Financial concerns often rank among the main reasons why married couples in Dallas choose to divorce. Disagreements over money can stem from spending habits to control of a couple’s bank accounts and encompass all matter of financial issued in between. During the marriage (even a short marriage), it is not uncommon for a couple to accrue debt. If and when they choose to divorce, one of the more common questions is who assumes what debts.

Defining marital property 

Property division proceedings categorize a couple’s property into two classes: separate and marital. Separate property is that which a person brings into a marriage; she or he retains complete ownership of that after the marriage ends. A couple accrues marital property during their time together. Most assume that to be money and possessions, but a couple’s liabilities also rank among their shared property.

Equitable distribution requires the fair division of marital property. That includes a fair division of a couple’s debt. According to Section 3.201 of the Texas Family Code, a person becomes liable for her or his spouse’s debts if that person acts as an agent for the spouse, or the spouse incurs a debt to purchase assets and items necessary for a couple’s well-being. Those include anything necessary to support each other.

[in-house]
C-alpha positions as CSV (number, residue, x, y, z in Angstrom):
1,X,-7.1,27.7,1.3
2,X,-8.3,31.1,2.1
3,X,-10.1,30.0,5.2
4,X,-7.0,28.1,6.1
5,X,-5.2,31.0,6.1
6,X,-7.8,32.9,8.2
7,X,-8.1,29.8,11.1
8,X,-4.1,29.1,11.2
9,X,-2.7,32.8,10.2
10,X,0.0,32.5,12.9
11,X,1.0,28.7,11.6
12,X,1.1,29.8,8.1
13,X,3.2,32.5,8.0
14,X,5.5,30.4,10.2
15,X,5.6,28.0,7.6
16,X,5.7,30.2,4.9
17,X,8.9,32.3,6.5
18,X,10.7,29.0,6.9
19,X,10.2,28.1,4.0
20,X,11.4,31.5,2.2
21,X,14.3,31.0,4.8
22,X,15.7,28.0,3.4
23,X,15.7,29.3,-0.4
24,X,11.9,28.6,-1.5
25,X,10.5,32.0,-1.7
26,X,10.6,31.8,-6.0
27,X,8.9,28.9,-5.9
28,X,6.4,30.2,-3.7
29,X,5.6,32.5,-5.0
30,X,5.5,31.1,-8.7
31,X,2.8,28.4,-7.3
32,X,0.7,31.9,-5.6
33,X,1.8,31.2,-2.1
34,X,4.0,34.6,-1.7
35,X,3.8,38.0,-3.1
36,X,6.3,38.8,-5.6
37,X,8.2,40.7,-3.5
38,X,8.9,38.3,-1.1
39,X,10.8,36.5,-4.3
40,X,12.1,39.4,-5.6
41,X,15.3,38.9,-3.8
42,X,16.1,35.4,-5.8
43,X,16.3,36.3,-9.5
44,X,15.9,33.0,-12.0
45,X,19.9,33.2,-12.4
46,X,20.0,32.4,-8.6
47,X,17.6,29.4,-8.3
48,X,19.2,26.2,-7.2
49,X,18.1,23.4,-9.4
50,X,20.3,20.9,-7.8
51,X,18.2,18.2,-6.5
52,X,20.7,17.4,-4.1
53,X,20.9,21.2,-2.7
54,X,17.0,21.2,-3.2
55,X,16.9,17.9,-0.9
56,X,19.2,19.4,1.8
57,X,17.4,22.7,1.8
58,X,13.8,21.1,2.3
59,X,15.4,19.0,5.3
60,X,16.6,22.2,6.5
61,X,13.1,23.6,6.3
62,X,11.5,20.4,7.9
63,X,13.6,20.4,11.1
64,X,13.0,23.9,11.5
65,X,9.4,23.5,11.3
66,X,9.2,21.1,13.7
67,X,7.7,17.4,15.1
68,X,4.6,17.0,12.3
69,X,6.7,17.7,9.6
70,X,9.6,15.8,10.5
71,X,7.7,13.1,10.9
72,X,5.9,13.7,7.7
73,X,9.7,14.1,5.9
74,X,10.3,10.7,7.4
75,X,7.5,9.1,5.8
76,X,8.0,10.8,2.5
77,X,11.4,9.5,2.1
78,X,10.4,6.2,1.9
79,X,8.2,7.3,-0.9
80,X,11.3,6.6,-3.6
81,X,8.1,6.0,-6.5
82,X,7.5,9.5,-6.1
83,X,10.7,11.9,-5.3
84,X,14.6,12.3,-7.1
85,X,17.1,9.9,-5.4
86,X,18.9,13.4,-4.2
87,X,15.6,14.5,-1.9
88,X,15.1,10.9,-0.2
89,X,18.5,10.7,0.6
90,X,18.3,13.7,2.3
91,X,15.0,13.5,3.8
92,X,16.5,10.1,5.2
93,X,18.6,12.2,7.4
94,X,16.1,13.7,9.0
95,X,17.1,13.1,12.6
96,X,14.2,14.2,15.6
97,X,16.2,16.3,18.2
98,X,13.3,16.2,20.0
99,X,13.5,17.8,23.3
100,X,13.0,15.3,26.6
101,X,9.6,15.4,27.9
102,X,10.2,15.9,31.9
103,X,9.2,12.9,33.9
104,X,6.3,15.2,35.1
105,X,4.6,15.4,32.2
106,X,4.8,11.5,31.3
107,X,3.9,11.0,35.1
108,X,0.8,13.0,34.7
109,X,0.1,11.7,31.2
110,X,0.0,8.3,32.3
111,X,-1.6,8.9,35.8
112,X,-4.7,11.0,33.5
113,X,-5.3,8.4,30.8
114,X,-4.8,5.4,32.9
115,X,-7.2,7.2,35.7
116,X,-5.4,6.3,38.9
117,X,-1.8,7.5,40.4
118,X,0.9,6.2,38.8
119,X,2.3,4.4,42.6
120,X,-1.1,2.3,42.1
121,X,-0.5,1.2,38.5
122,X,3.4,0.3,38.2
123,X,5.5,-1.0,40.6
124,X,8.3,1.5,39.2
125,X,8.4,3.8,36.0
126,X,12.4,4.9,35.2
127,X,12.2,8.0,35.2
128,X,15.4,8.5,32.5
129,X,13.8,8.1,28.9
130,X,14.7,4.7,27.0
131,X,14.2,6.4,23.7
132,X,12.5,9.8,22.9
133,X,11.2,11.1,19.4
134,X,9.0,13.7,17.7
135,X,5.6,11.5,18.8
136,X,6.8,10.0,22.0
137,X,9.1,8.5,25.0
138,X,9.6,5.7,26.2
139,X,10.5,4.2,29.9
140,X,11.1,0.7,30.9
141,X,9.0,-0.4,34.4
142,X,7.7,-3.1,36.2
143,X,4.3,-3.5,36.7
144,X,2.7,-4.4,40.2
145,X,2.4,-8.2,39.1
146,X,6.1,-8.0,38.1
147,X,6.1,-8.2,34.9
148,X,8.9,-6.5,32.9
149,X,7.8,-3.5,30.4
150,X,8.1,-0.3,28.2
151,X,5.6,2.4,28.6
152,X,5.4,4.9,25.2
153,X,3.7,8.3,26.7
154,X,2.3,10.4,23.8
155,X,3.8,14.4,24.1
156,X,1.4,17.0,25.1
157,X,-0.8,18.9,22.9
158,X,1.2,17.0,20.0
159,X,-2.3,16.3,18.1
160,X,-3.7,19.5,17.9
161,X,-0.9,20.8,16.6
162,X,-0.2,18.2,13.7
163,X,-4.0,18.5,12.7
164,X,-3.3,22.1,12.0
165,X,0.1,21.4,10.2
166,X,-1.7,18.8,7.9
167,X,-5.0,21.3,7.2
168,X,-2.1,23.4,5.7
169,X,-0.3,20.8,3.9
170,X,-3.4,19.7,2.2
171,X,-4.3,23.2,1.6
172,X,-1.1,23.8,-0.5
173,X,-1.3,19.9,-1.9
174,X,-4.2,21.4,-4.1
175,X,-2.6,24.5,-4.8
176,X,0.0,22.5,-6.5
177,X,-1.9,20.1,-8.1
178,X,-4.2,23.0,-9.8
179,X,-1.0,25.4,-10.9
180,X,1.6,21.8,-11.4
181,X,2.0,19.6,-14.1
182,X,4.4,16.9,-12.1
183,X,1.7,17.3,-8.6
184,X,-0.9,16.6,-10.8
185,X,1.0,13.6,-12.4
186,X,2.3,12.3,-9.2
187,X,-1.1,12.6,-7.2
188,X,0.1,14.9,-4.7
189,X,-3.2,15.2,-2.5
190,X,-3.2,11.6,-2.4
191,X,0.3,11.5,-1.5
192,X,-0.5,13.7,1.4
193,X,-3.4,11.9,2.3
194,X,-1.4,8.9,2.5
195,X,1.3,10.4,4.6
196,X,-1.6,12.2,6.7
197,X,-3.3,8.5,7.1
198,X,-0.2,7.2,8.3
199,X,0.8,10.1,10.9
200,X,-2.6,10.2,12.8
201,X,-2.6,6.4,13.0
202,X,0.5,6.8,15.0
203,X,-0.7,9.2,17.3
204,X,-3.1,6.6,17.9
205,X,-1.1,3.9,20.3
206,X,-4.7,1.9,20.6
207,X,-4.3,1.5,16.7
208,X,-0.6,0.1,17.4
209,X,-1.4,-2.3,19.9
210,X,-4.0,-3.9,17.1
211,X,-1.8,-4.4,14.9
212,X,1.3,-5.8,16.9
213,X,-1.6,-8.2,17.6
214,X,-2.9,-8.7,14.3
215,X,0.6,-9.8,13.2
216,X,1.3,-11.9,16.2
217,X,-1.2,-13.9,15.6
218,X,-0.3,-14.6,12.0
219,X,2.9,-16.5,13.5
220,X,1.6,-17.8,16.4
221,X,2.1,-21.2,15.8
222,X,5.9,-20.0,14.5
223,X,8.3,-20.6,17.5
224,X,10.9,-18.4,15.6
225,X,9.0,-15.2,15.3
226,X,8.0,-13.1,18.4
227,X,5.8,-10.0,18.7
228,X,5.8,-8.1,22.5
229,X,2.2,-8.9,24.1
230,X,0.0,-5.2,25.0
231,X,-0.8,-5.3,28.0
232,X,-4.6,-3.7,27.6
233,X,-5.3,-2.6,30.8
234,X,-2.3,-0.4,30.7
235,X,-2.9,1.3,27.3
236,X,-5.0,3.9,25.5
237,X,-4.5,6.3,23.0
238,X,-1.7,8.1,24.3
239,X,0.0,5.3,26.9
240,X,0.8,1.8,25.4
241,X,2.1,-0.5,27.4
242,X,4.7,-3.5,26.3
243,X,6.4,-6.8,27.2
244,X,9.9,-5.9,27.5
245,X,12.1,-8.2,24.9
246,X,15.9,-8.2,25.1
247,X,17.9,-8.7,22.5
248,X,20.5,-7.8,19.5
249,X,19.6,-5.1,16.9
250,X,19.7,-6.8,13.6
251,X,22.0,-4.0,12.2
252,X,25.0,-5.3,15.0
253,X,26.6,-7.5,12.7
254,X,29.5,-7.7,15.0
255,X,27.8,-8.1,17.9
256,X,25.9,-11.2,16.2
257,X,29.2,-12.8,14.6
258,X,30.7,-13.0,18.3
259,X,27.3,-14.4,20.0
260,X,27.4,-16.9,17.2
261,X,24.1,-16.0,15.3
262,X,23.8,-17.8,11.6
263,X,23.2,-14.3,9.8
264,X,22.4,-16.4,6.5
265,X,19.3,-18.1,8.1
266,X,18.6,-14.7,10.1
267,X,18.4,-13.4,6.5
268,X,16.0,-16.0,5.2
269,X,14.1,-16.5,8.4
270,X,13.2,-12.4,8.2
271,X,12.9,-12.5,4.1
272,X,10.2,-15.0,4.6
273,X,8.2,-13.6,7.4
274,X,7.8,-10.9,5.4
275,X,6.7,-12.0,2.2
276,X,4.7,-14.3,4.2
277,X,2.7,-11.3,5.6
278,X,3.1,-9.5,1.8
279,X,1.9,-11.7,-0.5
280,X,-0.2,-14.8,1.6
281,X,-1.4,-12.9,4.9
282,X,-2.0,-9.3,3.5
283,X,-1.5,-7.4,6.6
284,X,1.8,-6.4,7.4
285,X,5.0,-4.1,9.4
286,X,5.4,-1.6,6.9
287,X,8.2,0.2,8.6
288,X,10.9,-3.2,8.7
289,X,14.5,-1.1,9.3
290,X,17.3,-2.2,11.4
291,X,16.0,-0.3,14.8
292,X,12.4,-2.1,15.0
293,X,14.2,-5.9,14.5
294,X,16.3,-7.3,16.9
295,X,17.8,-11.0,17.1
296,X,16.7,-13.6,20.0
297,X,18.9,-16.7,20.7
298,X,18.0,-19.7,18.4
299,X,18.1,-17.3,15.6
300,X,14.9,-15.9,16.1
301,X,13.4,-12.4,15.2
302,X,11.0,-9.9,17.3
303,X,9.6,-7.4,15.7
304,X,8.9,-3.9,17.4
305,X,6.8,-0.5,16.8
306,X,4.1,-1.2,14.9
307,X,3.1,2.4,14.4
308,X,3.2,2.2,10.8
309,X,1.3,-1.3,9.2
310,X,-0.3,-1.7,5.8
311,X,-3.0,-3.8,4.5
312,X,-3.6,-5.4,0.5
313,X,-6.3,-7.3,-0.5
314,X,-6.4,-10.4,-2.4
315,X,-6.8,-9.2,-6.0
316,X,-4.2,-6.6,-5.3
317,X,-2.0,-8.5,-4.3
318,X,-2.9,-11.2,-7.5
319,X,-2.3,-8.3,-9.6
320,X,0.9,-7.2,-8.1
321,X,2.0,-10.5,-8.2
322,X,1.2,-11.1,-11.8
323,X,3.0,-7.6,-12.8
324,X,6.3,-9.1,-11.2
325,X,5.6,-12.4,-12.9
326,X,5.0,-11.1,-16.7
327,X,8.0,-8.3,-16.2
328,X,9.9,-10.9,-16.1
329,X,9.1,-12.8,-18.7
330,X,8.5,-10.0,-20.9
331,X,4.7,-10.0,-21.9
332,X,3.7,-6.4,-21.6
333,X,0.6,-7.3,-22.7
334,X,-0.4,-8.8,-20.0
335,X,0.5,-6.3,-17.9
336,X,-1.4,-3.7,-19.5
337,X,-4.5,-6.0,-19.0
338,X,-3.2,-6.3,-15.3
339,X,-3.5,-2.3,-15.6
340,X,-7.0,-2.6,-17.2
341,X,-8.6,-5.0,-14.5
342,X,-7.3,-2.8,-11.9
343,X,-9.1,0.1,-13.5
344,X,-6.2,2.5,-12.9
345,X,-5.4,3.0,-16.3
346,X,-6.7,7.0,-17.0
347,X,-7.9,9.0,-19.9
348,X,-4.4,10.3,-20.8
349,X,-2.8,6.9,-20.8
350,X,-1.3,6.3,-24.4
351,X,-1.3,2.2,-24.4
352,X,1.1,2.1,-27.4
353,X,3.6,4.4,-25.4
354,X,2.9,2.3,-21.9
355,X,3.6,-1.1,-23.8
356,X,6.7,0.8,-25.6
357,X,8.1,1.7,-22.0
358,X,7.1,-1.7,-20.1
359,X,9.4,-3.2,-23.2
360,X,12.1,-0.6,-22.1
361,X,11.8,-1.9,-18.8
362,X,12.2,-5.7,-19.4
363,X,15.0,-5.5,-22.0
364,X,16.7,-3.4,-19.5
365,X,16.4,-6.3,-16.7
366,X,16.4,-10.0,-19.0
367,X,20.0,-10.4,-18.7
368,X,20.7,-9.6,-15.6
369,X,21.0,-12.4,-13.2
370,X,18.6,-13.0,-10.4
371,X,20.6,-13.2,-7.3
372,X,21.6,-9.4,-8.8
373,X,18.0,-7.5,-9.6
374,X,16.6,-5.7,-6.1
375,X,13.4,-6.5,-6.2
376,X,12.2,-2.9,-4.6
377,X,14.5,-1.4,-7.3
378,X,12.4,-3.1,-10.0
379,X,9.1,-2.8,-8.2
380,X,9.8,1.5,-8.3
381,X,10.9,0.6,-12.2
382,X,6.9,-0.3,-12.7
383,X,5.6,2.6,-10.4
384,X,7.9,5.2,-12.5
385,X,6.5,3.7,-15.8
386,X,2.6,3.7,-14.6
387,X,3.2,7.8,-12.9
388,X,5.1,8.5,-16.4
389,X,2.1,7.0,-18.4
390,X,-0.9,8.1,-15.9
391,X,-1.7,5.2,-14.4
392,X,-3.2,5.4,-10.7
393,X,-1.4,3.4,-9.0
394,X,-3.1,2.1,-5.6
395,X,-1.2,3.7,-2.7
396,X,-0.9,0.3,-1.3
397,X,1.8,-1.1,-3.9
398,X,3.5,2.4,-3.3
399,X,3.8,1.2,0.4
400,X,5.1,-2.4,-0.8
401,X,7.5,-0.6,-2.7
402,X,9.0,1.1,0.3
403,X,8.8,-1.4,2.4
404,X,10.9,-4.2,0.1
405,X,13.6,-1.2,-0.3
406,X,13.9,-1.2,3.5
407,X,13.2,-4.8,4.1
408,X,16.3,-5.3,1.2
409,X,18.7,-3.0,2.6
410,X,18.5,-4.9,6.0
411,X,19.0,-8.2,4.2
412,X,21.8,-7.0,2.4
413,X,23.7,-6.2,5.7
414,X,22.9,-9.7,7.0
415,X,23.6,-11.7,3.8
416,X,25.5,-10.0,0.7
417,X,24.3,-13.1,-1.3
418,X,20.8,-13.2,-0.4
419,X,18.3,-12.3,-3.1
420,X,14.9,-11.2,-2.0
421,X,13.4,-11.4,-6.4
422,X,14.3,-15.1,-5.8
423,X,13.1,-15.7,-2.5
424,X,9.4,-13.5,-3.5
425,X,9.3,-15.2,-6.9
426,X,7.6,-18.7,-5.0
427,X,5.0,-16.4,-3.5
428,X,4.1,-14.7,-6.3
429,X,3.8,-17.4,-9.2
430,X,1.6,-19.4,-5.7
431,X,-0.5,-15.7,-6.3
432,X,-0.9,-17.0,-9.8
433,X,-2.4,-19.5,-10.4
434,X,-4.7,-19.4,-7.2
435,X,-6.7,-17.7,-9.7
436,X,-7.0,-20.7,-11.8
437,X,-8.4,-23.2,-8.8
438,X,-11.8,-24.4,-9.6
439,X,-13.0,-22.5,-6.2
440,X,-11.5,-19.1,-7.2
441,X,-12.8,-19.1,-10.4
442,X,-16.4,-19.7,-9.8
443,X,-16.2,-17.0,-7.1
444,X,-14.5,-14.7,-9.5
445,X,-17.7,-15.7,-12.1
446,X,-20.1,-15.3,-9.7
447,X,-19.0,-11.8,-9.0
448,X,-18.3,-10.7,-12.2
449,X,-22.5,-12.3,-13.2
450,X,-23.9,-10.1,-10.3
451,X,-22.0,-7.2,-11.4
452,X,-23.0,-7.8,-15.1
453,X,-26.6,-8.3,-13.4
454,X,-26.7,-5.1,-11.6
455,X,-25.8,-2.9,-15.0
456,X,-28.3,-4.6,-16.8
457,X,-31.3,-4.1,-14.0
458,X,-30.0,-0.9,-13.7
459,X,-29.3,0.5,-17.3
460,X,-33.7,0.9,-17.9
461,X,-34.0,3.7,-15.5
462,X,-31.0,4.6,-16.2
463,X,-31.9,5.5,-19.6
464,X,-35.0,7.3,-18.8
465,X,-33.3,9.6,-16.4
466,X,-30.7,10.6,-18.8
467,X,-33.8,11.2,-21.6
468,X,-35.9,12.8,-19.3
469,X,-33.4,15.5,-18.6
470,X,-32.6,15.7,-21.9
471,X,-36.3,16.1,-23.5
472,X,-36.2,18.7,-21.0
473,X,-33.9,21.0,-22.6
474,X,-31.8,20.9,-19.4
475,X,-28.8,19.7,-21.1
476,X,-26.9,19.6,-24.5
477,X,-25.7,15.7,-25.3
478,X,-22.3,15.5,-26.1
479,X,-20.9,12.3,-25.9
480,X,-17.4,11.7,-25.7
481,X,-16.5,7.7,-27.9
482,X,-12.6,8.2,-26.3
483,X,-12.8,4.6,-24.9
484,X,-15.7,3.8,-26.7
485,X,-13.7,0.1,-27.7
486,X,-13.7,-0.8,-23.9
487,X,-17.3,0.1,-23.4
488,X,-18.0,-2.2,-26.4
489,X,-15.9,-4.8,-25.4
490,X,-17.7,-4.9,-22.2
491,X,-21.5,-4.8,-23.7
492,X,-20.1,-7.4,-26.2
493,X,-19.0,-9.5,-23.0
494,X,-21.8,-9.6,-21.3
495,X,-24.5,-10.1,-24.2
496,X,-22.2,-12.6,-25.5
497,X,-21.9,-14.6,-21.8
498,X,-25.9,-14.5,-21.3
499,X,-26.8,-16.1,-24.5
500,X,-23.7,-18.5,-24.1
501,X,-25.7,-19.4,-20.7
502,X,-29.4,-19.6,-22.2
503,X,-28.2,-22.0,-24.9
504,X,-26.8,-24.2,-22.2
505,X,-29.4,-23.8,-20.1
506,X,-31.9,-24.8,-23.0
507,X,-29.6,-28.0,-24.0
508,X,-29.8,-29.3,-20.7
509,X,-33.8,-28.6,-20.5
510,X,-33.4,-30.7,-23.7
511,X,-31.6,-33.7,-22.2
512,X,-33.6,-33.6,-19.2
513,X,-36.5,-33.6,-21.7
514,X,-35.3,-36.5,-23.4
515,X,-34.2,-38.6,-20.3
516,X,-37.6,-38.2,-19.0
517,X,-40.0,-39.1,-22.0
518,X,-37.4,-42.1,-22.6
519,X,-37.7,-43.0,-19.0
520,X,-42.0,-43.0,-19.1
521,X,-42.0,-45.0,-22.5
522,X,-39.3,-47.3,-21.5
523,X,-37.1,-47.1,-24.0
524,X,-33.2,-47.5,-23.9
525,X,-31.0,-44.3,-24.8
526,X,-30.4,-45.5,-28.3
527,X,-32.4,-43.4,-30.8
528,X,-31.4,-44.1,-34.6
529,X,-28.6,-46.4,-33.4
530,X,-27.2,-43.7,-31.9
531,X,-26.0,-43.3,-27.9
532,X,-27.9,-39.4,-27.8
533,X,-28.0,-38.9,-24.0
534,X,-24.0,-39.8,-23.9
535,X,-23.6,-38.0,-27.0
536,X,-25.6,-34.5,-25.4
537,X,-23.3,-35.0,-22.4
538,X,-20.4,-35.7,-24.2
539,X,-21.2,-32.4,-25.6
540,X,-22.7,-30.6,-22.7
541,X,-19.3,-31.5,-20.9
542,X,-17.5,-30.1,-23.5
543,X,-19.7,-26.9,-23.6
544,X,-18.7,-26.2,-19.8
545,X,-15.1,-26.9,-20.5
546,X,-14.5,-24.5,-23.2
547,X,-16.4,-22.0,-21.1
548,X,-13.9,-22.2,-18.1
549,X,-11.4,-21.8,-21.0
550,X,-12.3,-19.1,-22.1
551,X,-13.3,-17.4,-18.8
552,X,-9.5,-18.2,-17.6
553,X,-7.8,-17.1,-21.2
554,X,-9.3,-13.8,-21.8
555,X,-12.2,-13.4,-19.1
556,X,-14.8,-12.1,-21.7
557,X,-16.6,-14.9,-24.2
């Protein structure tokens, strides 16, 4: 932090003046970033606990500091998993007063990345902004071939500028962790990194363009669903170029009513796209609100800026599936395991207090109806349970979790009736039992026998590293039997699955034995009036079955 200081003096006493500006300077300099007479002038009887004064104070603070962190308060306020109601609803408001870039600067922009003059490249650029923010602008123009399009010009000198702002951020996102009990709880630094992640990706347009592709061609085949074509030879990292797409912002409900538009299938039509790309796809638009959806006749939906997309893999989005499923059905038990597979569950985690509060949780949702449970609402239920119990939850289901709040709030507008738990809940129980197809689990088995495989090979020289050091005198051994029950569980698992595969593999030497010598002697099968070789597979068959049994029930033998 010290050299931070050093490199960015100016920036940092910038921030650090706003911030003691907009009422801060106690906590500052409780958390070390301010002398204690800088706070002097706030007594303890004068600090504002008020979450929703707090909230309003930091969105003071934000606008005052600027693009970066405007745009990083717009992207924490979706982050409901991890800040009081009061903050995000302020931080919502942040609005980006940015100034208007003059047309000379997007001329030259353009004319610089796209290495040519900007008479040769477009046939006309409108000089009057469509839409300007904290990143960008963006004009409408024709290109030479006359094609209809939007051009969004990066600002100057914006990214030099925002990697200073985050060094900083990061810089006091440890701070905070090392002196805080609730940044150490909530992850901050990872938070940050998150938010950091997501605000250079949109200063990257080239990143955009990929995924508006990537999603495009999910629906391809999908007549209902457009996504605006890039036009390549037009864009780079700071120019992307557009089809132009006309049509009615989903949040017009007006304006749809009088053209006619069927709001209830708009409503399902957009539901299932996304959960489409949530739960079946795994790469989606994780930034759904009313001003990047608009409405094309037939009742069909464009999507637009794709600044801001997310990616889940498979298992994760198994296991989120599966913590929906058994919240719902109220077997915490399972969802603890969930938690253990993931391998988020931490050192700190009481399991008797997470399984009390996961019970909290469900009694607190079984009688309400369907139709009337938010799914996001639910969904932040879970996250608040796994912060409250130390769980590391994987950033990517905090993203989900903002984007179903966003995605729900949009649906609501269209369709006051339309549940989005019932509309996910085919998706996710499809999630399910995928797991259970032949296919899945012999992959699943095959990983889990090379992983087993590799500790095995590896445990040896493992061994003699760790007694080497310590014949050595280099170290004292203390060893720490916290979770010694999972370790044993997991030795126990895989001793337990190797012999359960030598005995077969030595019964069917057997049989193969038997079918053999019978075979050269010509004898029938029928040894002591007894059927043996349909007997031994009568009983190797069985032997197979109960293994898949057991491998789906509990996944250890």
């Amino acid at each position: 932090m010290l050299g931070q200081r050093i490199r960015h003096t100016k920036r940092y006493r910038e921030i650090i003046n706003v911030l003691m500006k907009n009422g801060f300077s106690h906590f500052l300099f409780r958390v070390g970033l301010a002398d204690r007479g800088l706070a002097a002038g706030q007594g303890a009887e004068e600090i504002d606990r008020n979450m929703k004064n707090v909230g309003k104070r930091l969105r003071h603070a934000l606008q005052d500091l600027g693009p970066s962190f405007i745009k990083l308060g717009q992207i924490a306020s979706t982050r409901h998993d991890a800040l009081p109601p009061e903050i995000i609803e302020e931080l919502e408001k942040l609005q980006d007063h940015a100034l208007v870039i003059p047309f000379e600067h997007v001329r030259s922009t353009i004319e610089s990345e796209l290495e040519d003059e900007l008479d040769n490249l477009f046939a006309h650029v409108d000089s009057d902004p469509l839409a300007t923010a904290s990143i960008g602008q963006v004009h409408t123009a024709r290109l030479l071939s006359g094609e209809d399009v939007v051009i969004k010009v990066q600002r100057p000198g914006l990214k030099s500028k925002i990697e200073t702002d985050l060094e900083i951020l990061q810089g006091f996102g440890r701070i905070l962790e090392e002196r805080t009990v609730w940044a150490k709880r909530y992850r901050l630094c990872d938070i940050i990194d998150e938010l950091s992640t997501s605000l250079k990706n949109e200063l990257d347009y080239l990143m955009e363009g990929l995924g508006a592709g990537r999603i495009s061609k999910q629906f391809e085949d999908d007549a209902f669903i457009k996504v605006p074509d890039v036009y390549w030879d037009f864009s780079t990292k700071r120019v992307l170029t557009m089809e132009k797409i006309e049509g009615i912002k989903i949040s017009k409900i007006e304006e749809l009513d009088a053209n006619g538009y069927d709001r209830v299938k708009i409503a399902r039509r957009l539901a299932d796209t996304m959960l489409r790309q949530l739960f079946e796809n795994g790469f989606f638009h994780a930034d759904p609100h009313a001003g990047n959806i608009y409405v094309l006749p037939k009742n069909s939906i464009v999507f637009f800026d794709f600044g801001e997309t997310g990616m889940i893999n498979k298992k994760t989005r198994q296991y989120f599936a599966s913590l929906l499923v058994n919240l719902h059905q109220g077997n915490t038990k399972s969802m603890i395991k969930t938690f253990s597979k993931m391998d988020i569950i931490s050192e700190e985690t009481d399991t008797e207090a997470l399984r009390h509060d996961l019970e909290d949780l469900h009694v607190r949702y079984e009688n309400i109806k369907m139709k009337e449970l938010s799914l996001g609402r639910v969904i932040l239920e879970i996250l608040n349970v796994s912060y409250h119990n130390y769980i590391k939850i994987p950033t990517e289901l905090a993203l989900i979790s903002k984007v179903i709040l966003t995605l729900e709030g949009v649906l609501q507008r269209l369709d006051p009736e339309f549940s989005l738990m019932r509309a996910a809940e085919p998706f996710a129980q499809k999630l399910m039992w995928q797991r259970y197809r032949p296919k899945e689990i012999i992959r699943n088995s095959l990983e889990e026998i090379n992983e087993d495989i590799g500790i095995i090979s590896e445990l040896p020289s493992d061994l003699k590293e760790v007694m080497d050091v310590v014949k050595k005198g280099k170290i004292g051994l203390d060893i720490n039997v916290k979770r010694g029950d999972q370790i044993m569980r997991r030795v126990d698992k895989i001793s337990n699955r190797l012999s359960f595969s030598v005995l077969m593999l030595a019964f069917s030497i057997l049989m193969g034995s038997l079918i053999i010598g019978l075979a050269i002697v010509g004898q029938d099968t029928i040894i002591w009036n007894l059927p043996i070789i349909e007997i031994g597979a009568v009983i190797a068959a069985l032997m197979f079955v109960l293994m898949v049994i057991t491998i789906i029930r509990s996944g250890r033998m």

Fairly dividing up debt

The aforementioned regulation helps one to understand why the court would expect both parties to a marriage (and subsequent divorce) to jointly assume responsibility for debts such as a mortgage or car payment. Yet, what about personal loans or consumer debt? In those cases, the court will often look to determine who was the primary beneficiary of the debt.

For instance, if one spouse opens up a credit card and charges it up with purchases he or she primarily benefited from (such as clothes, jewelry or other personal items), then the court may decide that that person alone should assume that debt. It may become a joint liability, however, if the account opened in the other spouse’s name or had the other spouse as a co-applicant or cosigner.